The New York Times is reporting from the 17th International AIDS Conference in Mexico City that, because of a new test that can distinguish between new and longstanding HIV infections, the Centers for Disease Control may have been under-reporting the number of new HIV infections in the US each year for the past fifteen years. The number of people living with HIV could actually be 1.3 to 1.4 million instead of the 1 to 1.1 million it was believed to be until this study was done. Up to one quarter of those infected do not know they are HIV positive. Gay and bisexual men of all skin colors make up 53% of all new infections. Regardless of sexual orientation, blacks are seven times more likely than whites and hispanics are three times more likely than whites to become infected.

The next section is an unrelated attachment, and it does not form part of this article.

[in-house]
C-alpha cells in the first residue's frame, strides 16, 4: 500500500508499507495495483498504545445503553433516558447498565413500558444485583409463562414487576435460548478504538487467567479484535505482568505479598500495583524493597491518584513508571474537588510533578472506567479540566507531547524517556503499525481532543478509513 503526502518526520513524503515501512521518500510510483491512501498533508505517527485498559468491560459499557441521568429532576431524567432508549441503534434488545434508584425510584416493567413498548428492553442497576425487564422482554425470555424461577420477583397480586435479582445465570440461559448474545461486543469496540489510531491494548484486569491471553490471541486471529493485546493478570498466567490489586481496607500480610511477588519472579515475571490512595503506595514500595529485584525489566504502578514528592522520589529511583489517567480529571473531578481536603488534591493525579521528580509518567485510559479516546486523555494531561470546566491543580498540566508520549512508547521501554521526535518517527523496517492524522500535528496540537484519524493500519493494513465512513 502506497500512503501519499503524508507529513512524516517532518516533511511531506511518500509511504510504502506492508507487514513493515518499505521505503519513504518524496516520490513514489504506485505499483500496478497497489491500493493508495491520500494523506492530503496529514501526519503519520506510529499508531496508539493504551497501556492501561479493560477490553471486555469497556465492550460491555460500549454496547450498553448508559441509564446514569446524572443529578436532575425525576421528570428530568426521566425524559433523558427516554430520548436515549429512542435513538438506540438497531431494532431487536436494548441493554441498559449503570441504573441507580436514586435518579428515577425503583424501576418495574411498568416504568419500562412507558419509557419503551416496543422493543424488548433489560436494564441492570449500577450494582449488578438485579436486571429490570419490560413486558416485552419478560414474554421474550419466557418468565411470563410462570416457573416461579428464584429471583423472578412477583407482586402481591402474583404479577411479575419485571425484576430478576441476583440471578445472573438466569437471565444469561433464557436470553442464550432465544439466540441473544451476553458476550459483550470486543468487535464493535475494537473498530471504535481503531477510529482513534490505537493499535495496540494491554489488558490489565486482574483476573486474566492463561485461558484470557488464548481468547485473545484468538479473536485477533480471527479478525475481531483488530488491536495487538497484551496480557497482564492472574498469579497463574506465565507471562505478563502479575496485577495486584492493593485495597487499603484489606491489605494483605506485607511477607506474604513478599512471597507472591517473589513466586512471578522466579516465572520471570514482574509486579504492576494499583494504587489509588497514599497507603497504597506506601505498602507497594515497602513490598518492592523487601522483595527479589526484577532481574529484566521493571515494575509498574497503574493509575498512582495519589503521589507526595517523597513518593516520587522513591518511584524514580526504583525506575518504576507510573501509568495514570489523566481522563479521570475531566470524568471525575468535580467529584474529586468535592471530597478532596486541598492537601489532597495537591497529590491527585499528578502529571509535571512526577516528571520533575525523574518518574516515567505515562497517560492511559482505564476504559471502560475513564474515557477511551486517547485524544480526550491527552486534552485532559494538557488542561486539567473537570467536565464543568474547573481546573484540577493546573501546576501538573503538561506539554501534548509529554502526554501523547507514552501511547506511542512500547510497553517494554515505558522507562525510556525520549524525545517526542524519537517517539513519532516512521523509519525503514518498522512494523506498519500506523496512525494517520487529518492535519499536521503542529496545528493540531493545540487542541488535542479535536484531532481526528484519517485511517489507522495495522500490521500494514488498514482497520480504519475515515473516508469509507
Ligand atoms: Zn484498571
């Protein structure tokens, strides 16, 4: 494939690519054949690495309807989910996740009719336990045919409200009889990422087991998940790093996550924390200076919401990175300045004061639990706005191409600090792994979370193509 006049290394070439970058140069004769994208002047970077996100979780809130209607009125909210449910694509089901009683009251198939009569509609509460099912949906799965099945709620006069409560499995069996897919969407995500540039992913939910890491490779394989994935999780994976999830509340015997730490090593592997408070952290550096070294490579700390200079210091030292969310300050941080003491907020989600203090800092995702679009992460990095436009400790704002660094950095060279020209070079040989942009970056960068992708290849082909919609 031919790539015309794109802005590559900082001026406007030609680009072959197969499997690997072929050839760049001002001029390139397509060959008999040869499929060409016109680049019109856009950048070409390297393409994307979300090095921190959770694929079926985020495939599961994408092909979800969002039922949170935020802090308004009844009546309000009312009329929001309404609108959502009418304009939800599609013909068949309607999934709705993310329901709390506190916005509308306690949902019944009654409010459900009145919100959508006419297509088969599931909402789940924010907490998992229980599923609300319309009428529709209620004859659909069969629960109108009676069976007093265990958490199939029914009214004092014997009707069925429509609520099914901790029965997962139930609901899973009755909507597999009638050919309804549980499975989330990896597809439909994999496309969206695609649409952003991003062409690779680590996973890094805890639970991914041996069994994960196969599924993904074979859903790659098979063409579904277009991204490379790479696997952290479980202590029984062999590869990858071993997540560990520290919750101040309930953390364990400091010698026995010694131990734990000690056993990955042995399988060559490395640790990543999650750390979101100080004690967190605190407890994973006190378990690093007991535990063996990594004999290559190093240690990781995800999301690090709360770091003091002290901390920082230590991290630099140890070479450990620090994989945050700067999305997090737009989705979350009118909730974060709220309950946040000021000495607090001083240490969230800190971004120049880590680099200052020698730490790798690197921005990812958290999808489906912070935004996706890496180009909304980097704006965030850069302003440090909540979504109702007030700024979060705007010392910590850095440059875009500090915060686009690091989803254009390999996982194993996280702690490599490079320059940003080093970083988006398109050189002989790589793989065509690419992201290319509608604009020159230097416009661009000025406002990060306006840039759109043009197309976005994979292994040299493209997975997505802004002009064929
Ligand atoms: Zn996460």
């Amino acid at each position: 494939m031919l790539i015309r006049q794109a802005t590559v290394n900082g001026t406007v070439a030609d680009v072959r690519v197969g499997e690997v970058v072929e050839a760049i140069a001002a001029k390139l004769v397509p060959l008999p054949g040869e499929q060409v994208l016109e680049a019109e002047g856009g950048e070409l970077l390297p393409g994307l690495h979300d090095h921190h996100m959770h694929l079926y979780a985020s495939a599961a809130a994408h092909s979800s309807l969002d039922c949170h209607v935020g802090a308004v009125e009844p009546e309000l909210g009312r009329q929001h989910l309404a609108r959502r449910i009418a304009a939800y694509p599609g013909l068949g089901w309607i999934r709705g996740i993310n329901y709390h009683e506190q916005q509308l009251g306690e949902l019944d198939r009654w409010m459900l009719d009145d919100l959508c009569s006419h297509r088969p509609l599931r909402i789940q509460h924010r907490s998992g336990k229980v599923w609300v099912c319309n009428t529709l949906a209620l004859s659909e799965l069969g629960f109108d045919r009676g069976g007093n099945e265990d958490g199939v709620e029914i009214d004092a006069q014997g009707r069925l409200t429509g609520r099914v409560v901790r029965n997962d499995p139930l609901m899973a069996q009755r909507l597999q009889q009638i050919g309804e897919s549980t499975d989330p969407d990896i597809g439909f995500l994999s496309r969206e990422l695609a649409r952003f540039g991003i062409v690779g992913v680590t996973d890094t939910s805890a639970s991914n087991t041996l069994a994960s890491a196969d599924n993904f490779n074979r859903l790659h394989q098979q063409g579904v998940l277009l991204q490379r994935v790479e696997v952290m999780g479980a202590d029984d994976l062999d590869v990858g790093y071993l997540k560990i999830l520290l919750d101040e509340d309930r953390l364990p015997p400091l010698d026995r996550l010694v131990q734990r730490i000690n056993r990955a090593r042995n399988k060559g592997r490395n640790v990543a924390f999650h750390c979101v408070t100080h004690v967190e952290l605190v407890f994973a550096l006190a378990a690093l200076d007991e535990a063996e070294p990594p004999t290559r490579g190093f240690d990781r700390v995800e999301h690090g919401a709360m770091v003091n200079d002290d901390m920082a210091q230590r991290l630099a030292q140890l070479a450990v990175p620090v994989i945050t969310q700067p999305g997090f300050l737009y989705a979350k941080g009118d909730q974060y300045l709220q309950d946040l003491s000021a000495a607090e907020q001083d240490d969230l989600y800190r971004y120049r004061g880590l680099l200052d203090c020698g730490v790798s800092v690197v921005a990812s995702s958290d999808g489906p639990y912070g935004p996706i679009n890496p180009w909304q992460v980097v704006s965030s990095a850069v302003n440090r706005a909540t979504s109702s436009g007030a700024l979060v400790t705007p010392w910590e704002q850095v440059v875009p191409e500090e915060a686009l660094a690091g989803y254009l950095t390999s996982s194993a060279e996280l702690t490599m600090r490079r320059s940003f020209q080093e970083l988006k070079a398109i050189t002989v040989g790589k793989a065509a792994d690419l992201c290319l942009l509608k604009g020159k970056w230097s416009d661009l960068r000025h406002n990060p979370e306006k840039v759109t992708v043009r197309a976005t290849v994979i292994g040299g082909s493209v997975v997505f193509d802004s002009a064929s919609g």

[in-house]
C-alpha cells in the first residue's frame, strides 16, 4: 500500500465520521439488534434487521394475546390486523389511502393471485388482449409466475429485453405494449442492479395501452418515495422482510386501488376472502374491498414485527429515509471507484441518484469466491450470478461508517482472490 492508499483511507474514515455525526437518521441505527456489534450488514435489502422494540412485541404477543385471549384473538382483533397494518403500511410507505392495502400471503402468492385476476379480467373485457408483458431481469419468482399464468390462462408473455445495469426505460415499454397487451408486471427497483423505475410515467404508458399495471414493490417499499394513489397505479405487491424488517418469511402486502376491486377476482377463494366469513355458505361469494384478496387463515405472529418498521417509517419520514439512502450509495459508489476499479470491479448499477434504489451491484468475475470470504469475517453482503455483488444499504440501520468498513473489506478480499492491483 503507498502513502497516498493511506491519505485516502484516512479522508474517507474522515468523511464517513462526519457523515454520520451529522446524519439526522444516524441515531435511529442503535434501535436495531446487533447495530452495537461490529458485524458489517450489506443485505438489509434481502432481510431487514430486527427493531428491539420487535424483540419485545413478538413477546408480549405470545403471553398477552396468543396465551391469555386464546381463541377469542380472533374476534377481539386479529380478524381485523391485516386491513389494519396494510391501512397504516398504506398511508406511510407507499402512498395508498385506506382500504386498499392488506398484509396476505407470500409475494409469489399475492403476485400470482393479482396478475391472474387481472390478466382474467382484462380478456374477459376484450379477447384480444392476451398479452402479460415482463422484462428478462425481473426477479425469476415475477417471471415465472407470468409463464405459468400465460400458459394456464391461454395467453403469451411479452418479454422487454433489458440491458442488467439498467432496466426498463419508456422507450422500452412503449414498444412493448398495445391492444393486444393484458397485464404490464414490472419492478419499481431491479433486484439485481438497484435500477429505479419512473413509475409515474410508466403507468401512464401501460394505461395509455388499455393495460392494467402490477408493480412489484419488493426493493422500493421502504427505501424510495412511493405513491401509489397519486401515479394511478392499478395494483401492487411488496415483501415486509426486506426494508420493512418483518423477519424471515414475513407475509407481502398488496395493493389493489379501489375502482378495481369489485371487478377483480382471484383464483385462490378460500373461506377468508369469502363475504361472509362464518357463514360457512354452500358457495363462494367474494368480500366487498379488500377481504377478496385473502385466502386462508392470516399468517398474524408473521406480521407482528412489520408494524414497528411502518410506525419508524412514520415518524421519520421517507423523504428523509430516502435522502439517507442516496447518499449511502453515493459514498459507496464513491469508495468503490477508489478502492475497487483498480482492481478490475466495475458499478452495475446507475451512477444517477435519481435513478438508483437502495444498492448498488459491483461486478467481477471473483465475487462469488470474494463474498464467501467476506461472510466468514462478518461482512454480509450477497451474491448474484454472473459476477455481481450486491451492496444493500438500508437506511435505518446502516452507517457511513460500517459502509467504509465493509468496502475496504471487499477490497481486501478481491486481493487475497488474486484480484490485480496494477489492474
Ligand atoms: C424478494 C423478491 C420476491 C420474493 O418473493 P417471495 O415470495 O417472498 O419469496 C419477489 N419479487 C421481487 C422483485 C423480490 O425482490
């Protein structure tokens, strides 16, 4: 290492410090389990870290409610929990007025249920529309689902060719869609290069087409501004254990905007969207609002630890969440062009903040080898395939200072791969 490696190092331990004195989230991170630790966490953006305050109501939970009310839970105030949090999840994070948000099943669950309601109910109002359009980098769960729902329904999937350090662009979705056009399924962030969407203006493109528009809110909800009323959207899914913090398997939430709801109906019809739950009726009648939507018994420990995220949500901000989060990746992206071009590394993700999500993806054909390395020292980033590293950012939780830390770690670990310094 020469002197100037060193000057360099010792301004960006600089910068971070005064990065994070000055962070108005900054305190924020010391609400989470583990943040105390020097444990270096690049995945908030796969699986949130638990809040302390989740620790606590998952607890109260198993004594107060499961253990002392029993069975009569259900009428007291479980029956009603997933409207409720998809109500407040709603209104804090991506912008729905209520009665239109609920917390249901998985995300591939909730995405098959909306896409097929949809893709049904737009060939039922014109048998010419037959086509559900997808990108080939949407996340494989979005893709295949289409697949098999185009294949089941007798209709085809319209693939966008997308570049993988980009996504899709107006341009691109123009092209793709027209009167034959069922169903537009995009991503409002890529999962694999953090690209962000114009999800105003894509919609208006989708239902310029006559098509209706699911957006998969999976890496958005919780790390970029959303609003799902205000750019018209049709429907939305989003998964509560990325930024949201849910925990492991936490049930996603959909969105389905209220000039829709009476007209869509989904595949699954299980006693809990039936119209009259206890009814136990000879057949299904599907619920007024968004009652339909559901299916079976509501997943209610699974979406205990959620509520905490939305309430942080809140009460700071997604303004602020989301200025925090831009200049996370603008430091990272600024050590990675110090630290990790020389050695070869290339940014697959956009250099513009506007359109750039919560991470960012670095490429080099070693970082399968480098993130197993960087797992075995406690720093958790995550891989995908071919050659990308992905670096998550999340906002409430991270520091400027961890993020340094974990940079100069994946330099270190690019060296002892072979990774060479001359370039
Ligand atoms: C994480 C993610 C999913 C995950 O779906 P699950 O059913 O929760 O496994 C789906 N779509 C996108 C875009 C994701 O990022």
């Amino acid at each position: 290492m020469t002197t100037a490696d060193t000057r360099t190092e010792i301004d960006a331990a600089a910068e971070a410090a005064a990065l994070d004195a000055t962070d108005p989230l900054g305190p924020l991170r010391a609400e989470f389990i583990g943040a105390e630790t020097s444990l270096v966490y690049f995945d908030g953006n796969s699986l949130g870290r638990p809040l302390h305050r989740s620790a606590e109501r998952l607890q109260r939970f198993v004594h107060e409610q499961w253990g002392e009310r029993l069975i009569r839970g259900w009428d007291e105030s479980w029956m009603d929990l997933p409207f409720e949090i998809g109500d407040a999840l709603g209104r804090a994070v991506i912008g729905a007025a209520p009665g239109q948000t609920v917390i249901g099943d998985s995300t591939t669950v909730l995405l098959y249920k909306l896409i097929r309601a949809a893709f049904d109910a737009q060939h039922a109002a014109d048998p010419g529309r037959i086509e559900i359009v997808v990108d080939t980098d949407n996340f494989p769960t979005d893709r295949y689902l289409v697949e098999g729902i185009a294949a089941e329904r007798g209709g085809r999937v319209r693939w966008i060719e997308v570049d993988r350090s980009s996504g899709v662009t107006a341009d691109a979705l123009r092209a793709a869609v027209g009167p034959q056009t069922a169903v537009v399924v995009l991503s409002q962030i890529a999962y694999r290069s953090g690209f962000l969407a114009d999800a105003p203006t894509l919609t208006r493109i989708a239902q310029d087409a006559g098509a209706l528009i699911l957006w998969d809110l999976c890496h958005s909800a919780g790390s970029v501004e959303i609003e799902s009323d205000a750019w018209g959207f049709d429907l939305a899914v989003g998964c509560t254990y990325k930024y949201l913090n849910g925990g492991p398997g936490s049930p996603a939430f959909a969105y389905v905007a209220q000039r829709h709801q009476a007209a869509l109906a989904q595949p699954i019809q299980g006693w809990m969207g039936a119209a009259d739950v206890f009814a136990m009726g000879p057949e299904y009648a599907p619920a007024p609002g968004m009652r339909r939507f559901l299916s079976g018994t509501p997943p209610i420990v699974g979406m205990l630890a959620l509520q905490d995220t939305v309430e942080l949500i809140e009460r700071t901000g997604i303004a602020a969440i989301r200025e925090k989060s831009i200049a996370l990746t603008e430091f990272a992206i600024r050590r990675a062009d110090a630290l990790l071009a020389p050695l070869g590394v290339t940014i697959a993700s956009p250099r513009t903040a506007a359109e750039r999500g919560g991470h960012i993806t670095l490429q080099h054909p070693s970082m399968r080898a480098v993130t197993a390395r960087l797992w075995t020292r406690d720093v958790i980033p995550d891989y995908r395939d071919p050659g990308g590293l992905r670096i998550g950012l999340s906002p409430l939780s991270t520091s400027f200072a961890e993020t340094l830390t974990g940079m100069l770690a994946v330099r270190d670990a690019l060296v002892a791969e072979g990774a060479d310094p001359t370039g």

Also according the the NYT, the CDC has known of these study findings since October 2007 but held off communicating them to the rest of us until they could get them published in a major medical journal, the occurrence of which was intended to coincide with a press conference and much fanfare at a high-profile international event such as the 17th International AIDS Conference in Mexico City. Two other journals refused to fast-track the article, but JAMA stepped up to the plate. However, the press conference in Mexico City was absolutely ruined when the press embargo was broken by public criticism from "a number of leading health experts" who were just hell bent on preventing as many new infections as possible.